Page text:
William Ames on Arminians and Atonement

In Ames' The Marrow of Theology, John Dykstra Eusden writes (in the Introduction):


"Ames wrote his Marrow not as a scholarly treatise but as a useful compendium for laymen and students...The text is divided into two books with chapters in numbered sections, providing even a neophyte a chance to discover quickly the Amesian answer on a particular point. More than a theological checklist, however, the book was a declaration of the Puritan position that theology was an art with its own rules and practice -- an art for every man, not reserved for the expert or the perfectiones. Theology was for all men because it spoke not only to the intellect, but to the common sensus, or man's feeling and emotions" (p. 2).
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In "A Brief Forewarning of the Author concerning His Purpose," Ames writes:

"I do not assume that I know all the thoughts of my critics. Yet, the age being what it is, I foresee several points which will be brought against my well-intentioned endeavor, and I propose now briefly to meet the chief objections.

Some people, including those not unlearned, dislike this whole manner of writing, that is, of placing the main body of theology in a short compendium. They ask for great volumes in which they may establish themselves or wander about as they will. But I intend this for all those who have neither the ample leisure nor the great skill to hunt the partridge in mountain and forest. ... And I confess that I share that heresy which bids me, when teaching, not to say in two words what may be said in one and which allows me to choose the key which best opens the lock. The key may well be of wood if the golden key does not work" (William Ames, The Marrow of Theology, pp. 69-70).


Eusden writes:

"Finally it should be noted that Ames did not call down the usual orthodox vituperation on his opponents. In the Conscience he asks if the Remonstrants are heretics and gives this answer:

'The position of the Remonstrants, as held by most that favor it, is not properly a heresy but a dangerous error in the faith, tending to heresy.'

He goes on to say, however, that when the Remonstrant view on the role of the will is pushed too far, it does become a heresy-- 'a Pelagian heresy, because it denies the effectual operation of internal grace to be necessary for the effecting of conversion and faith.' [15]  Here the line must be drawn" (pp. 7-8).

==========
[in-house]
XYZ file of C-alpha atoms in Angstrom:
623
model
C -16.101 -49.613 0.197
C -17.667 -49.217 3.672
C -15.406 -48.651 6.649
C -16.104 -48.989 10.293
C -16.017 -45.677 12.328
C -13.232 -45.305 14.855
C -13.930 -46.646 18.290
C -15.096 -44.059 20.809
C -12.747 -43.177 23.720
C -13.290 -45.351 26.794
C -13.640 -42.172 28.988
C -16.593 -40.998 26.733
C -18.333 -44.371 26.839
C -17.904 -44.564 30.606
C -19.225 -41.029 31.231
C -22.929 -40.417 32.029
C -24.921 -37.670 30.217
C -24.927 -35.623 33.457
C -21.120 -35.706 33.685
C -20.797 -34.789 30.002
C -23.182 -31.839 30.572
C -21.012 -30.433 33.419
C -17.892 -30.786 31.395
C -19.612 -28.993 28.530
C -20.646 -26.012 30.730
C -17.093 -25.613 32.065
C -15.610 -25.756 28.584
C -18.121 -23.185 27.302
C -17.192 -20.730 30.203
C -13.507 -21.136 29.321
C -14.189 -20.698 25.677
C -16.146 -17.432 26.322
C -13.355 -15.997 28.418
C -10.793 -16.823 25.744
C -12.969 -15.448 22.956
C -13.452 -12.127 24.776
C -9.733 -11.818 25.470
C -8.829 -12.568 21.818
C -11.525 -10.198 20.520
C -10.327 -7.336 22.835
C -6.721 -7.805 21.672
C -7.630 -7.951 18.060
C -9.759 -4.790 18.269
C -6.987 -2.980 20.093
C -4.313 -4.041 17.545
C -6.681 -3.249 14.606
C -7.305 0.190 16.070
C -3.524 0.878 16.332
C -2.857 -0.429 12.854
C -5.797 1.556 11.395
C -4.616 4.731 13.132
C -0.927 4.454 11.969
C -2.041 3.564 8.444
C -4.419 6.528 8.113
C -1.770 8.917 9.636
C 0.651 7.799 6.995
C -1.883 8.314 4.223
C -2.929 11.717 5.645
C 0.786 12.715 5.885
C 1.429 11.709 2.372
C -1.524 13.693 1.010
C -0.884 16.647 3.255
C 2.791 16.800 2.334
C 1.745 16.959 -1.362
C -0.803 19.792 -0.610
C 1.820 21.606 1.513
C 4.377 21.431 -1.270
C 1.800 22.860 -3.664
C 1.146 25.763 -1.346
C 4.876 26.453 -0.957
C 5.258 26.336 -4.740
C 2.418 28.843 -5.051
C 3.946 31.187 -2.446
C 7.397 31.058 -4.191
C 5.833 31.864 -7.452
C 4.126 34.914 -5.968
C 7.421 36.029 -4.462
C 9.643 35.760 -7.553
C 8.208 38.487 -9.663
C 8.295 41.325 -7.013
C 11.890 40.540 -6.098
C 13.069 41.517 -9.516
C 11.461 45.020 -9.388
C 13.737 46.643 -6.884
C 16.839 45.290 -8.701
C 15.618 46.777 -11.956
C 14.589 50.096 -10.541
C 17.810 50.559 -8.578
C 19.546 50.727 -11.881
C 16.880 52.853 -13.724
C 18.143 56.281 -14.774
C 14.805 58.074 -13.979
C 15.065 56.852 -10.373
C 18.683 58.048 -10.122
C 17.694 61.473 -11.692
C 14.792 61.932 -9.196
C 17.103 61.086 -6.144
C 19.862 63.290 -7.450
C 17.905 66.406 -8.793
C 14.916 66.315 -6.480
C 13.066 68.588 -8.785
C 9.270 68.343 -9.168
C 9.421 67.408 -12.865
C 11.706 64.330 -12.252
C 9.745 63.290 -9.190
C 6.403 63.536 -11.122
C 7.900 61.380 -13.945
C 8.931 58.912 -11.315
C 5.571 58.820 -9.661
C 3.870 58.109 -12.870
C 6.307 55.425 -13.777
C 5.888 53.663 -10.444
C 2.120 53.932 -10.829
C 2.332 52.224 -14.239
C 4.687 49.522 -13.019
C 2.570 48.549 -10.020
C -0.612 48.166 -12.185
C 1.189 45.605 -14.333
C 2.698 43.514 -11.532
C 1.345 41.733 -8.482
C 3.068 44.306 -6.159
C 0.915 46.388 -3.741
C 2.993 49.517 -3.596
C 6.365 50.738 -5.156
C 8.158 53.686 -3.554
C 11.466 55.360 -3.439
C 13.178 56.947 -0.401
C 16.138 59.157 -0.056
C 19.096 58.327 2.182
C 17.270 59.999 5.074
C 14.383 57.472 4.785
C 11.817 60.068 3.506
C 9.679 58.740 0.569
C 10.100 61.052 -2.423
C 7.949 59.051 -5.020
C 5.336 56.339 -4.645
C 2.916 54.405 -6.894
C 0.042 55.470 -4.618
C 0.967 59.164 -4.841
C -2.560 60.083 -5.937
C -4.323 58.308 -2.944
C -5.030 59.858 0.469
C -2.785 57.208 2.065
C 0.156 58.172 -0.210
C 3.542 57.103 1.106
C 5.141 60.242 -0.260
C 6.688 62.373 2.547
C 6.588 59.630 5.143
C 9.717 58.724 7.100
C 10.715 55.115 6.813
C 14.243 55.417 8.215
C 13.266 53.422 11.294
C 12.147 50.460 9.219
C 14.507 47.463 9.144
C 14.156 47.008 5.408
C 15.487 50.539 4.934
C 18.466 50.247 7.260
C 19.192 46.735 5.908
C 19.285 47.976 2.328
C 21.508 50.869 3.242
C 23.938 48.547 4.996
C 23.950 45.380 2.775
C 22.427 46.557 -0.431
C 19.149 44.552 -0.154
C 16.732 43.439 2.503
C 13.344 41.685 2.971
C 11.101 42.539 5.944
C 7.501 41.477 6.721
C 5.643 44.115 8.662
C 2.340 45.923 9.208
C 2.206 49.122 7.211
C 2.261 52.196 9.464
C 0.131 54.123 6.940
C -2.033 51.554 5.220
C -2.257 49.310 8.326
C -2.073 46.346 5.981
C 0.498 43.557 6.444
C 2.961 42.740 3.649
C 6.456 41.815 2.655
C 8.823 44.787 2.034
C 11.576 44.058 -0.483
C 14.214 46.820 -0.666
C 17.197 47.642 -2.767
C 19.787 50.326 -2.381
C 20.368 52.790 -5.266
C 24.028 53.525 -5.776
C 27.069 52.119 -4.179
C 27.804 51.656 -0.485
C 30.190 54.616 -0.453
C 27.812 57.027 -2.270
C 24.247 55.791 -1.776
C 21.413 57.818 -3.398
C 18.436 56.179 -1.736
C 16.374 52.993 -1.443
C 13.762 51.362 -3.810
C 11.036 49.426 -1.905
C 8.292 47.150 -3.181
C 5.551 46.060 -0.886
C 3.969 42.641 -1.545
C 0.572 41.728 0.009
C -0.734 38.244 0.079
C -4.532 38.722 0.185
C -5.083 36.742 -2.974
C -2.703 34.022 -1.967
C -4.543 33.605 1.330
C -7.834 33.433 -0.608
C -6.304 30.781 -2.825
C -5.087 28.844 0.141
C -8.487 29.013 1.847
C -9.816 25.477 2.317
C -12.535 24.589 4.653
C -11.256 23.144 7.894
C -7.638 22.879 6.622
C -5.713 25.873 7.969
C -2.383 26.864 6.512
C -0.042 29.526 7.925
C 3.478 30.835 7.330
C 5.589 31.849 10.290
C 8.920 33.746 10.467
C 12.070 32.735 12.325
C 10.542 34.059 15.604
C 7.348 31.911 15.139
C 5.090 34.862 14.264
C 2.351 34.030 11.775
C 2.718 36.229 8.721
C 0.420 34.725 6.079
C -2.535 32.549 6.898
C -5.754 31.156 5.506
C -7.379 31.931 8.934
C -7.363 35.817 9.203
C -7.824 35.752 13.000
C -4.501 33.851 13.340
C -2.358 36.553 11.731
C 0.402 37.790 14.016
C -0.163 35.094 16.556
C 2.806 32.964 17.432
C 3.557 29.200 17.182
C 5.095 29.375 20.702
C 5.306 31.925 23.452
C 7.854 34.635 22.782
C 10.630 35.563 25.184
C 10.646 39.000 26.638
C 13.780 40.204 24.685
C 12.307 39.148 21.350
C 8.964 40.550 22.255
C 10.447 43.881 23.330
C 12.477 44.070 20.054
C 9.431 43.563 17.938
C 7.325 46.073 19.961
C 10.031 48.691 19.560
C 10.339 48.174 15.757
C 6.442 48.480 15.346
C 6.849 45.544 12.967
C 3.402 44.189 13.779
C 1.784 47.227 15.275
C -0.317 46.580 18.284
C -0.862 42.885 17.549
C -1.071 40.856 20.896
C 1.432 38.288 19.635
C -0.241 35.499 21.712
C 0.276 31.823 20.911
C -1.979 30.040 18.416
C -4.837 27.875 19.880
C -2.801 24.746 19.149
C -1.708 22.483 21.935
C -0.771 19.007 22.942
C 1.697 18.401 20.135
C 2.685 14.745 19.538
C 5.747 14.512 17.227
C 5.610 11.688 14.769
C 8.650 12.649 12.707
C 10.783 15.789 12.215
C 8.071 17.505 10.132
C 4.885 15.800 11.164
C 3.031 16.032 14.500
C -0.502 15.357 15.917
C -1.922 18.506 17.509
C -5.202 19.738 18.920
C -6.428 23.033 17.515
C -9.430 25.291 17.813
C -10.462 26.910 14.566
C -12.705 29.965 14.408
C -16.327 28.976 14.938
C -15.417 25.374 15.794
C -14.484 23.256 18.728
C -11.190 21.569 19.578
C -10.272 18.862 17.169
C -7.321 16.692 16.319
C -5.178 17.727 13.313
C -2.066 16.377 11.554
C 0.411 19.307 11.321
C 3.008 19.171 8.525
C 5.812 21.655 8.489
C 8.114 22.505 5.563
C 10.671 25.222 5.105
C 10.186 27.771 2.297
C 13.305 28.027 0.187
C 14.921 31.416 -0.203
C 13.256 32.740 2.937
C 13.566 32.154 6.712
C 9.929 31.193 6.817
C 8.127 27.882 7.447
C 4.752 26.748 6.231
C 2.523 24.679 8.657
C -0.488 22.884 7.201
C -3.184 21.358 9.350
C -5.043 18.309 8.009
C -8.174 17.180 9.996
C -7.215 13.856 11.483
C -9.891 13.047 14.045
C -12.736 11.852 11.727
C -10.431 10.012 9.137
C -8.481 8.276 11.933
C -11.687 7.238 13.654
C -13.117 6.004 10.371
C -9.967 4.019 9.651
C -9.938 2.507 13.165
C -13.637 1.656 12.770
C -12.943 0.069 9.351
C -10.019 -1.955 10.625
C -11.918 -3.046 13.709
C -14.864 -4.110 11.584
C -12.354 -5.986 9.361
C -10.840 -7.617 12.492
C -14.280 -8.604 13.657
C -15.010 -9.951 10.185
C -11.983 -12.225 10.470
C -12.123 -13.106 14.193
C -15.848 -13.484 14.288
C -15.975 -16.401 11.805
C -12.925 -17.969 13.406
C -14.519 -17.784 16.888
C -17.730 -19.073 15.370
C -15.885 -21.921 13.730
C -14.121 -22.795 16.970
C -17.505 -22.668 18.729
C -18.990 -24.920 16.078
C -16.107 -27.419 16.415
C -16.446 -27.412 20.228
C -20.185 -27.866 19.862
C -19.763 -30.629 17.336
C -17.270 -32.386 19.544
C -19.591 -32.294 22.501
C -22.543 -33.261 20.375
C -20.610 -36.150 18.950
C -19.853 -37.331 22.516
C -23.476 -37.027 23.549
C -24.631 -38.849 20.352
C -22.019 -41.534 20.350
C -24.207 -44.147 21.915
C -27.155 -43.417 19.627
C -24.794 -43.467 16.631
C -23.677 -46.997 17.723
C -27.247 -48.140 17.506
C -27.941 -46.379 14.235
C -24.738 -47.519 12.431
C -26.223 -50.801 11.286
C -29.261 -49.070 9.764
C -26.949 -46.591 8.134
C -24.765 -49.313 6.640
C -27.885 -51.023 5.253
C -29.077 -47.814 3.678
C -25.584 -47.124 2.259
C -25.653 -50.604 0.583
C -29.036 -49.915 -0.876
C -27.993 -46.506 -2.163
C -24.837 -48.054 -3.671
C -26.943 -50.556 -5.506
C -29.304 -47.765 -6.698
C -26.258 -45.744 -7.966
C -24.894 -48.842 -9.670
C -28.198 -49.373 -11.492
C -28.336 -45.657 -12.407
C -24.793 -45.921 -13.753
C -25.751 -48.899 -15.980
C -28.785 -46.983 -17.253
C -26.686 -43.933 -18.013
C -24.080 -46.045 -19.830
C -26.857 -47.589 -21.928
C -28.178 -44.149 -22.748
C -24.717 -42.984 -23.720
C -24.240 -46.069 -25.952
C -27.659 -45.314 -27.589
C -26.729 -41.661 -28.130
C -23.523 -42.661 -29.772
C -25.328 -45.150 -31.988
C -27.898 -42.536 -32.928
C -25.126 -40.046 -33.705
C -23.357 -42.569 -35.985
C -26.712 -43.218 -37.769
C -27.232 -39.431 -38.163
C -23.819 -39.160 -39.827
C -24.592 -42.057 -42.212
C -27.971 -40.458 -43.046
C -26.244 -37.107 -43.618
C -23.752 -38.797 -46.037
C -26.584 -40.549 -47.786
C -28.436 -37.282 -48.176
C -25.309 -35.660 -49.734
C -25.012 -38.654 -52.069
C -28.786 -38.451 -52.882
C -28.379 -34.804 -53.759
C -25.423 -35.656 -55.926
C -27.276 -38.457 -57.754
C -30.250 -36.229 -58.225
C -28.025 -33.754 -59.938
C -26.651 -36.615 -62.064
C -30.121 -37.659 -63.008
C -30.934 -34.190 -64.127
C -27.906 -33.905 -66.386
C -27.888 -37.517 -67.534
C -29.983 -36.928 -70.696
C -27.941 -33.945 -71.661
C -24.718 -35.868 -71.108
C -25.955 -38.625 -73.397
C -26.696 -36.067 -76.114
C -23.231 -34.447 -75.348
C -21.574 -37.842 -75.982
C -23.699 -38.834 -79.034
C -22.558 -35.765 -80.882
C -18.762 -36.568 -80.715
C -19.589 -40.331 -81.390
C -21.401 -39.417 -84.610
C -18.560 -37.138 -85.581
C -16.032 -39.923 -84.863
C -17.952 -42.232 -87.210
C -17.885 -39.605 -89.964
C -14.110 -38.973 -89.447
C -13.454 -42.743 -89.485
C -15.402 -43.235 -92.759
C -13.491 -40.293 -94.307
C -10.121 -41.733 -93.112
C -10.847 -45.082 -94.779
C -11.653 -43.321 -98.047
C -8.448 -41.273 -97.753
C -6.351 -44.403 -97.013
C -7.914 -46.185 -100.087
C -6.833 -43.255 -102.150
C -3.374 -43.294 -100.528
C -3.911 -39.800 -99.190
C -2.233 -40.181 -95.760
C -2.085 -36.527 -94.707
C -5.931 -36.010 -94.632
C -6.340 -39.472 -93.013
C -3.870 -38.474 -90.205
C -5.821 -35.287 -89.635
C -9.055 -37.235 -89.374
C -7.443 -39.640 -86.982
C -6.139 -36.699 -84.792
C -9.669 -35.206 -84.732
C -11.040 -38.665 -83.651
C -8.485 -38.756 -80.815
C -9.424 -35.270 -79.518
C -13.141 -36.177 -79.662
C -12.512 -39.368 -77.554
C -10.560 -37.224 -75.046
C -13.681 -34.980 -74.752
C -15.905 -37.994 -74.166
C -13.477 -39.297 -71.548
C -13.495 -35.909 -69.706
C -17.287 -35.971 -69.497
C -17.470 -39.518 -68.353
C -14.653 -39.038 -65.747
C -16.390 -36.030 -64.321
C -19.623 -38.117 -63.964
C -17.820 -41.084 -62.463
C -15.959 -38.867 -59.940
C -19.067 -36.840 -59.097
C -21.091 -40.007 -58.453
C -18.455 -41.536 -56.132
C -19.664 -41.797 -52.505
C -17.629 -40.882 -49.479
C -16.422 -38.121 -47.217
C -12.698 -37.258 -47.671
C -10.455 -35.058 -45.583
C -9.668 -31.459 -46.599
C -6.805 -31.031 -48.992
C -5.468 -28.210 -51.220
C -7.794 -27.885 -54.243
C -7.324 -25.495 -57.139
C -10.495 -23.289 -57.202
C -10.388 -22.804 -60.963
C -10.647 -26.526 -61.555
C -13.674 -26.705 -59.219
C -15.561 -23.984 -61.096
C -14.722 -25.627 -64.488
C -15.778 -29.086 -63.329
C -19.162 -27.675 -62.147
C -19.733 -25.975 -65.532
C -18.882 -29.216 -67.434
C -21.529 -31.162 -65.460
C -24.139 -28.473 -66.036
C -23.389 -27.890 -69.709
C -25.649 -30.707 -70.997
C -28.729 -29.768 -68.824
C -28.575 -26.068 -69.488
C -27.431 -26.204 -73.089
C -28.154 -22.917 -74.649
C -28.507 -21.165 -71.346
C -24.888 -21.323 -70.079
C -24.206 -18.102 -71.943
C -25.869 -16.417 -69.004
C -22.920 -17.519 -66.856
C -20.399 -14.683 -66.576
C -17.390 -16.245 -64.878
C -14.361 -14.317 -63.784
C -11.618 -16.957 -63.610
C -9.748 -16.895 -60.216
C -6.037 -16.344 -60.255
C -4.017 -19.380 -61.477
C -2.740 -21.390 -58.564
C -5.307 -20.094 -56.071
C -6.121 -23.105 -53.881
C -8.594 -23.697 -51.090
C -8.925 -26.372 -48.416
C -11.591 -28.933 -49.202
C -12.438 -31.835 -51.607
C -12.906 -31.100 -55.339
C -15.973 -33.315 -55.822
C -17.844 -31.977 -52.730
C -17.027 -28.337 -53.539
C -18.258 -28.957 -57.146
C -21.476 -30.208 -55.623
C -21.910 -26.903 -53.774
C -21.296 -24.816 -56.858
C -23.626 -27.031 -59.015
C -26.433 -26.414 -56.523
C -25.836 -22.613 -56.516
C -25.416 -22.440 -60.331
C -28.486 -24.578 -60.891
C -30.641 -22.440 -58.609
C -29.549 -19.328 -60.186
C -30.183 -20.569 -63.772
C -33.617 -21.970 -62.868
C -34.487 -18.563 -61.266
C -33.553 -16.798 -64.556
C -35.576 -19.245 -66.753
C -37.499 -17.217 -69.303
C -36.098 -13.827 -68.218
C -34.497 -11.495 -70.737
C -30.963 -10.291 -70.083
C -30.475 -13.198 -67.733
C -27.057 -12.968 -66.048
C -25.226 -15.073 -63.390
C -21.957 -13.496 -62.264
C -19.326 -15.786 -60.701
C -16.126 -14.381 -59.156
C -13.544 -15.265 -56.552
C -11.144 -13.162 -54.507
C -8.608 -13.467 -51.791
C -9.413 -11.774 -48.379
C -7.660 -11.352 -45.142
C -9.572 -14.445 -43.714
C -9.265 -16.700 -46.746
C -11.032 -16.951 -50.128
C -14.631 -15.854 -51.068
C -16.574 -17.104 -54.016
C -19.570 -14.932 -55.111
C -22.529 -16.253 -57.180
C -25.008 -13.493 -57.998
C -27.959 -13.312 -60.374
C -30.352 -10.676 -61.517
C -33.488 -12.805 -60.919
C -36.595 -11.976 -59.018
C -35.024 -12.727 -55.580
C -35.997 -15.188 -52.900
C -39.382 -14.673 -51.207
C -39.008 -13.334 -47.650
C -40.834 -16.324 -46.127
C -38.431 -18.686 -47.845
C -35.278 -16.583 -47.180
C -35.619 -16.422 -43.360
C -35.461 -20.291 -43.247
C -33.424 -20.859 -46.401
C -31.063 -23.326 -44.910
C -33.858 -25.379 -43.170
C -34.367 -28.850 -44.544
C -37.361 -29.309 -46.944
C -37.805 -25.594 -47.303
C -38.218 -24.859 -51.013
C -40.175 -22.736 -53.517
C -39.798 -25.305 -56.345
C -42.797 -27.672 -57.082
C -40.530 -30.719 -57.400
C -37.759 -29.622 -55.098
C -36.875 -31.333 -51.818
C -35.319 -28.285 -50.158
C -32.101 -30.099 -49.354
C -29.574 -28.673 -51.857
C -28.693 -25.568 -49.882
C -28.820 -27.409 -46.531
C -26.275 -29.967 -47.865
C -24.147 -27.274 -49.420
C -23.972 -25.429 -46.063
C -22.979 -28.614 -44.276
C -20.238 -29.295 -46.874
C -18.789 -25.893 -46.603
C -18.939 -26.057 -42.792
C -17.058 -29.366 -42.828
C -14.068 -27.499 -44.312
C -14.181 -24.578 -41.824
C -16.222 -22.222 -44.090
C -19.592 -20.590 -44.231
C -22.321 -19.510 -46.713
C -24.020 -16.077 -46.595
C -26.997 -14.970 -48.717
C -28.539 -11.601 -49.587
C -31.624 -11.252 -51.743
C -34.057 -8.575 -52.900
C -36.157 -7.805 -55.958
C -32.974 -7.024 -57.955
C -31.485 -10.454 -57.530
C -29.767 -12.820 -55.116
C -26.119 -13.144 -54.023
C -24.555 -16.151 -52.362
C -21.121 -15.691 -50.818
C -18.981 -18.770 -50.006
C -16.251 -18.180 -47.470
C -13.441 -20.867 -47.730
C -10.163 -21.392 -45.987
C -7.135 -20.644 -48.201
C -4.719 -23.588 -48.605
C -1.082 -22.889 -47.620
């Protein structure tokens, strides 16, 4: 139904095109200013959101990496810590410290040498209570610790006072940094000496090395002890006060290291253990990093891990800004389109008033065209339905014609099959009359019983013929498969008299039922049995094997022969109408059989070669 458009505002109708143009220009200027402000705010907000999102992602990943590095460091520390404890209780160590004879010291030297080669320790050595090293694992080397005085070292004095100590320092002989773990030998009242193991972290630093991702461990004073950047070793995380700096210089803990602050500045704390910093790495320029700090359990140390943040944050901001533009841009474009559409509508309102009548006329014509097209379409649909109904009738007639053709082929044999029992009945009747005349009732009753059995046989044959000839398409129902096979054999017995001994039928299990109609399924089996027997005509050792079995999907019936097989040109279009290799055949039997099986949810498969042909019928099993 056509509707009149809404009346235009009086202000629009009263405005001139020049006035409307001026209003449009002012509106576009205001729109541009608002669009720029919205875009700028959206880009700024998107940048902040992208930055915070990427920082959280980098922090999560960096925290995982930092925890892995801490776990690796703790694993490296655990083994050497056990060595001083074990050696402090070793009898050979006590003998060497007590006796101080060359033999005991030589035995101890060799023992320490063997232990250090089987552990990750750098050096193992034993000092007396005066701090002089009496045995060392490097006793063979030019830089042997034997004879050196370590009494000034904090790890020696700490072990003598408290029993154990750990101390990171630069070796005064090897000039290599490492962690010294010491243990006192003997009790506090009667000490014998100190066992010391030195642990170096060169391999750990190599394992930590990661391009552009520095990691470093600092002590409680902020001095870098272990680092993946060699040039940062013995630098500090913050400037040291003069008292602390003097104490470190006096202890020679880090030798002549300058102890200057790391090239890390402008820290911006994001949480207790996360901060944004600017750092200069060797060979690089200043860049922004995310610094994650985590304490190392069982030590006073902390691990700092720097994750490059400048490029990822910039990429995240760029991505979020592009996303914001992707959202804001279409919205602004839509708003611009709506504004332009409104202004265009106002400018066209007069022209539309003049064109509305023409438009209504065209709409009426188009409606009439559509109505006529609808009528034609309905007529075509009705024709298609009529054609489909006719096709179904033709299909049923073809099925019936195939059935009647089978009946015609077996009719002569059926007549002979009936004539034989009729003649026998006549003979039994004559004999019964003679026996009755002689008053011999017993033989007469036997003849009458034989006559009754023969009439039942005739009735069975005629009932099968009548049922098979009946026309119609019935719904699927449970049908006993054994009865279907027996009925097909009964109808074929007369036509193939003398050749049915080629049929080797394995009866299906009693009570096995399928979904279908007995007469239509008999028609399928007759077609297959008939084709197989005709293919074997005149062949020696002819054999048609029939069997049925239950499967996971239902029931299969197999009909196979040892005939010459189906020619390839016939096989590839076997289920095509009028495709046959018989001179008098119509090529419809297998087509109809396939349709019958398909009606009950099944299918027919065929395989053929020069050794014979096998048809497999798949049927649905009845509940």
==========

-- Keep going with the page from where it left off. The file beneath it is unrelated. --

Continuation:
15. Conscience: Its Law or Cases, Five Books, IV, iv, 10. My translation. Hereafter cited as Ames, De conscientia

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William Ames (who advised at the Synod of Dort) will not call the Arminian/Remonstrant view "properly a heresy," but only something that "tends" toward heresy. Ames does EVENTUALLY draw a line. But NOT at the efficacious atonement of Jesus Christ, but at the sinner's will. To Ames, one can despise the precious blood of Christ until their fat, self-righteous heart is sufficiently sated and content. Apparently, Ames is not overly concerned  about a boast in a salvation that is conditioned on the sinner's self-righteousness-establishing efforts (cf. Romans 10:1-4)  -- just so long as you acknowledge this self-righteous enablement by an (alleged) "divine operation of internal grace." 

Here is a quote from William Ames on the "Application of Christ":


"8. The application plainly has the same latitude as redemption itself, i.e., redemption applies to all those and only to those for whom it was obtained by the intention of Christ and the Father. Yet because of them the same temporal benefits of Christ overflow also to others.
9. As for the intention of application, it is rightly said that Christ made satisfaction only for those whom he saved, though in regard to the sufficiency in the mediation of Christ it may also rightly be said that Christ made satisfaction for each and all. Because these counsels of God are hidden to us, it is the part of charity to judge well of every one, although we may not say of all collectively that Christ equally pleads the cause of each before God" (William Ames, The Marrow of Theology, p. 150).

 Let us focus on this last paragraph (Ames' point 9.). Consider: 

"As for the intention of application, it is rightly said that Christ made satisfaction only for [Peter, Paul, and Moses--CD], though in regard to the sufficiency in the mediation of Christ it may also rightly be said that Christ made satisfaction for [Peter, Paul, and Moses; as well as Judas, Pharaoh, and Esau--CD]. Because these counsels of God are hidden to us, it is the part of charity to judge well of every one, although we may not say of all collectively that Christ equally pleads the cause of each before God."  
 From Ames' perverted perspective, what exactly does it mean to "judge well of every one"? According to Ames, in what sense does Christ plead the cause of the non-elect (i.e., reprobate)?